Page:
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Re: st: A layman question on model building

From   Maarten Buis <>
Subject   Re: st: A layman question on model building
Date   Thu, 7 Mar 2013 10:22:34 +0100

--- On 07.03.2013 08:07, James Bernard wrote:
>> We often add control variables that turn out to be insignificant. Does
>> that mean that I can remove that variable form my model without being
>> concerned with omitted variable bias?

--- On Thu, Mar 7, 2013 at 8:22 AM, John Antonakis wrote:
> If you have a sufficiently large sample size and the regressors of interest
> are significant predictors, then it is best to leave in the controls; they
> do not harm but help consistency (even if only a tad). <snip>  I would
> (mostly) always err on the side of caution and include the controls.

I agree with John if the predictor belonged in the model. However,
many predictors don't belong in the model to begin with. I often see
researcher including variables only because they think it influences
the explained/dependent/response/left-hand-side/y variable. This is a
necessary but _not_ a sufficient condition. The researcher also needs
to think about the relationship between the control variable and the
predictor of interest. This leads to two common mistakes:

Say you have a response which is influenced by someones social status
and you approximate social status with someones occupation. Should you
than control for someones education? If you think that someones
education is also a approximation of someones social status, and that
that is the mechanism through which education influences your response
than the answer should be no. If you do than you measure the impact of
one measure of social status while adjusting for another measure of
that same social status. What you could do is either chose one of the
two measures of social status or combine the two measures into a
single status measure, for instance using -sheafcoef- and -propcnsreg-
(both from SSC) or -sem-. Maybe you need to rethink your theory, it
could be that it is really just possibilities and constraints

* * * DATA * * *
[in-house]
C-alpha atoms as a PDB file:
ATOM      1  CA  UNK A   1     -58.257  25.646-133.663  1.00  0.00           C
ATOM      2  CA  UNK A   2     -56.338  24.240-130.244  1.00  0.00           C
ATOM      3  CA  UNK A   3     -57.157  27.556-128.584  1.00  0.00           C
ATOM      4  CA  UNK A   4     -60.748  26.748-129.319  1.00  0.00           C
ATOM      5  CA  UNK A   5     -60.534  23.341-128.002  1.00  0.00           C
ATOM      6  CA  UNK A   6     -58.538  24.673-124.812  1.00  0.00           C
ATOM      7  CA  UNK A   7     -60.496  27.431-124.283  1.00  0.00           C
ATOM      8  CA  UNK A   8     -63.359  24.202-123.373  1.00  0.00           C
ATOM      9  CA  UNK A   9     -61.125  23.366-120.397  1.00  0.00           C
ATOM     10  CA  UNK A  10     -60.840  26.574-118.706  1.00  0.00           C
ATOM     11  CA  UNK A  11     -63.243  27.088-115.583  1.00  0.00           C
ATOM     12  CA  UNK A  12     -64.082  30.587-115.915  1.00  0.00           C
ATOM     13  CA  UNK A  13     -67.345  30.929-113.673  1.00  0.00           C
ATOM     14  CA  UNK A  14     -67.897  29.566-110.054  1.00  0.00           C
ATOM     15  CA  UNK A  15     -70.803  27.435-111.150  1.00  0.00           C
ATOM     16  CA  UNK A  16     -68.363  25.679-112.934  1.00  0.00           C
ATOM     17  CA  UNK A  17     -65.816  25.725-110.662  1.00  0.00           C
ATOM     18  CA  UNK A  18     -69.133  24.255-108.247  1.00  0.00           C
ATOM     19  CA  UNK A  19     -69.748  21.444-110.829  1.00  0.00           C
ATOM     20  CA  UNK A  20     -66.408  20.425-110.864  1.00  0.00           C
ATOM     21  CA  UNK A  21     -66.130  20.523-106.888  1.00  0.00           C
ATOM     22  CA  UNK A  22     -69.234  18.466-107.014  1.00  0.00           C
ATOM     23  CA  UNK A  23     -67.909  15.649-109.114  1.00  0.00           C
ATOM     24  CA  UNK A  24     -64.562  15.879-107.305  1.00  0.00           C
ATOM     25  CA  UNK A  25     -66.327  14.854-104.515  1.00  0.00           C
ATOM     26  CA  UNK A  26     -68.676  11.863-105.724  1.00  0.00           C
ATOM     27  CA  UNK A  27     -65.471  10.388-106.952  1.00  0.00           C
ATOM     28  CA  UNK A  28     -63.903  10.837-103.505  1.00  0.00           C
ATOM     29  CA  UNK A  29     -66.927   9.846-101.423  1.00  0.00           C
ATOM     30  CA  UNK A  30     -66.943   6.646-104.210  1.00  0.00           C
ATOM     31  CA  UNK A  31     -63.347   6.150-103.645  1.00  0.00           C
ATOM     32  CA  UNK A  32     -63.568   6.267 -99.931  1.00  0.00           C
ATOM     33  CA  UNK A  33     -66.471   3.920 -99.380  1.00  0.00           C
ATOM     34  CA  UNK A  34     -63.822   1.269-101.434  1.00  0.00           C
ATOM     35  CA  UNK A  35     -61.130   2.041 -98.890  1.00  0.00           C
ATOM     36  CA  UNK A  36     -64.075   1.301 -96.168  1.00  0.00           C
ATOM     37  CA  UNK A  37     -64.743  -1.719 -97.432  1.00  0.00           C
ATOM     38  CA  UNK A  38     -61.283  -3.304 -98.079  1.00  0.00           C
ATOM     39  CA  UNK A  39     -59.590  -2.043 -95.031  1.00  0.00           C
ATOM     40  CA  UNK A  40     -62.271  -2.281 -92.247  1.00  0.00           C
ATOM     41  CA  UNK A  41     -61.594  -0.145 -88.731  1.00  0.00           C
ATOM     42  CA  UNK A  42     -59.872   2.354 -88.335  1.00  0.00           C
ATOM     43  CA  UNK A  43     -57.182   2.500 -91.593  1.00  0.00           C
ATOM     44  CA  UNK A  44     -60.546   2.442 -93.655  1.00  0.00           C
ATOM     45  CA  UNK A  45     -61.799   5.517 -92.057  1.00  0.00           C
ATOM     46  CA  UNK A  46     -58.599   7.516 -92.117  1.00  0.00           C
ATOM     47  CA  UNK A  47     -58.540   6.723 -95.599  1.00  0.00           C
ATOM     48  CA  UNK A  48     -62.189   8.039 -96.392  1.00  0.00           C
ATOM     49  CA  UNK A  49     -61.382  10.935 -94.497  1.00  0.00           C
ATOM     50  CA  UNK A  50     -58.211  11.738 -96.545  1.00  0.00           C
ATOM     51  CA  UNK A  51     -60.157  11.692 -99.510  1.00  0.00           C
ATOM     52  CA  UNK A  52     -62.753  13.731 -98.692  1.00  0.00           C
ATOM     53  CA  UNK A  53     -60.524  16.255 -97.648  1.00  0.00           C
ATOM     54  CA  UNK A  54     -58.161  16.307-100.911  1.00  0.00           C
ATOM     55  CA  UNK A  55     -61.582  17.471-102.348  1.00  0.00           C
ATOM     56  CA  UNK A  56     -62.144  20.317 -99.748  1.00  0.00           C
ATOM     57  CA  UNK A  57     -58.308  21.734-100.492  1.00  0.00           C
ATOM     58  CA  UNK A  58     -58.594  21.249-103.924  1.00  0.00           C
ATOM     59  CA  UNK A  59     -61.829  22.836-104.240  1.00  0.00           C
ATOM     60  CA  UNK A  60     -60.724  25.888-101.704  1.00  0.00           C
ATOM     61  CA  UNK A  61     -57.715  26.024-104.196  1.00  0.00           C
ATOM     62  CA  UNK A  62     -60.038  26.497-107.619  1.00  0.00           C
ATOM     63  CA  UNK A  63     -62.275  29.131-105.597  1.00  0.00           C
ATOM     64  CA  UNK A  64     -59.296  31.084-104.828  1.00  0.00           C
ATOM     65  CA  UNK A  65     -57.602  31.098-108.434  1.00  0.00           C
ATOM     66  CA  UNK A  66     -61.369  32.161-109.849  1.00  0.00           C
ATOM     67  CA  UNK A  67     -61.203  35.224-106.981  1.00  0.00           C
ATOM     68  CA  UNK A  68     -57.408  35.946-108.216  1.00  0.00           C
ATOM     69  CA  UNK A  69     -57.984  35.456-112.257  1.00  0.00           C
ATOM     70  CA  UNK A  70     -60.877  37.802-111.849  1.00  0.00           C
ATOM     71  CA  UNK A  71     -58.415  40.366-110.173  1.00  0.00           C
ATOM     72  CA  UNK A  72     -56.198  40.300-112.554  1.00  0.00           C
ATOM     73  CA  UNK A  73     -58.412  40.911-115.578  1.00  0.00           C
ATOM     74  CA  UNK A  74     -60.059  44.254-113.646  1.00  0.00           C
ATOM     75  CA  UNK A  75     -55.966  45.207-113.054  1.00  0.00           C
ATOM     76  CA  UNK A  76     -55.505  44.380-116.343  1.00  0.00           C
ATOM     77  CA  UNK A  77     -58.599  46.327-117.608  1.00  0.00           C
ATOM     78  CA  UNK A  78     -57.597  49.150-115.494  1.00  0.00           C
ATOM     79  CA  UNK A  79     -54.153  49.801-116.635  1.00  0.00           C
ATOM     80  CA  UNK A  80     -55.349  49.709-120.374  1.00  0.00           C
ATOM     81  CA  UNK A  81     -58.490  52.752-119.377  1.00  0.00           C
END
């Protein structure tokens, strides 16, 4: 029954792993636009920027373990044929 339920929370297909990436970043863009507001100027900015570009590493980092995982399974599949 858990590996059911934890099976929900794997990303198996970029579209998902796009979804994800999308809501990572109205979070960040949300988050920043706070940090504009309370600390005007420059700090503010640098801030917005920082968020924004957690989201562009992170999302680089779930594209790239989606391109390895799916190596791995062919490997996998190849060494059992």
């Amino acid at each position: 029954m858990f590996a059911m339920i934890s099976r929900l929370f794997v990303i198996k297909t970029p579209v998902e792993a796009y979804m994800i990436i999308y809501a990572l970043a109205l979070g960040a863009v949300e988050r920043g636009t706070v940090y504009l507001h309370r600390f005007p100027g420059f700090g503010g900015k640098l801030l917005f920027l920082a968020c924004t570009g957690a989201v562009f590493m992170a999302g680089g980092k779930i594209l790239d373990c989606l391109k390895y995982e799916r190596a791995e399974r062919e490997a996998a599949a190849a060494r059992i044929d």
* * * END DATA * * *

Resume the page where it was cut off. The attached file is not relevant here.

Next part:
associated with the occupation and knowledge and socialization
received from eduction that influences your response, in which case
both might (see below) belong in your model .

Say you want to know the impact of someones education on a response,
should you control for that persons occupation? In most cases I would
say no, as that way you would filter out one of the important
mechanisms through which education influences the response. In most
cases it is reasonable to assume that someones education influences
someones occupation and not the other way around. So if occupation
influences a response, than that represents a causal pathway through
which education influences that response: education influences
someones occupation which in turn influences the response. This is not
a spurious effect that you want to filter out. If anything the causal
claim for this part of the effect of education is stronger than the
residual effect you would obtain if you controlled for occupation,
since we know why that effect is there and how it works. It could be
meaningful to use -sem- in combination with -estat teffects- to
decompose the total effect of education into effects that can be
explained by intervening variables (occupation) and a
residual/unexplained effect of education

So, once I decided that a variable belongs in my model I would agree
with John and almost always leave it in, but many variables do not
belong in the model to begin with.

Hope this helps,

Maarten L. Buis
Reichpietschufer 50
10785 Berlin
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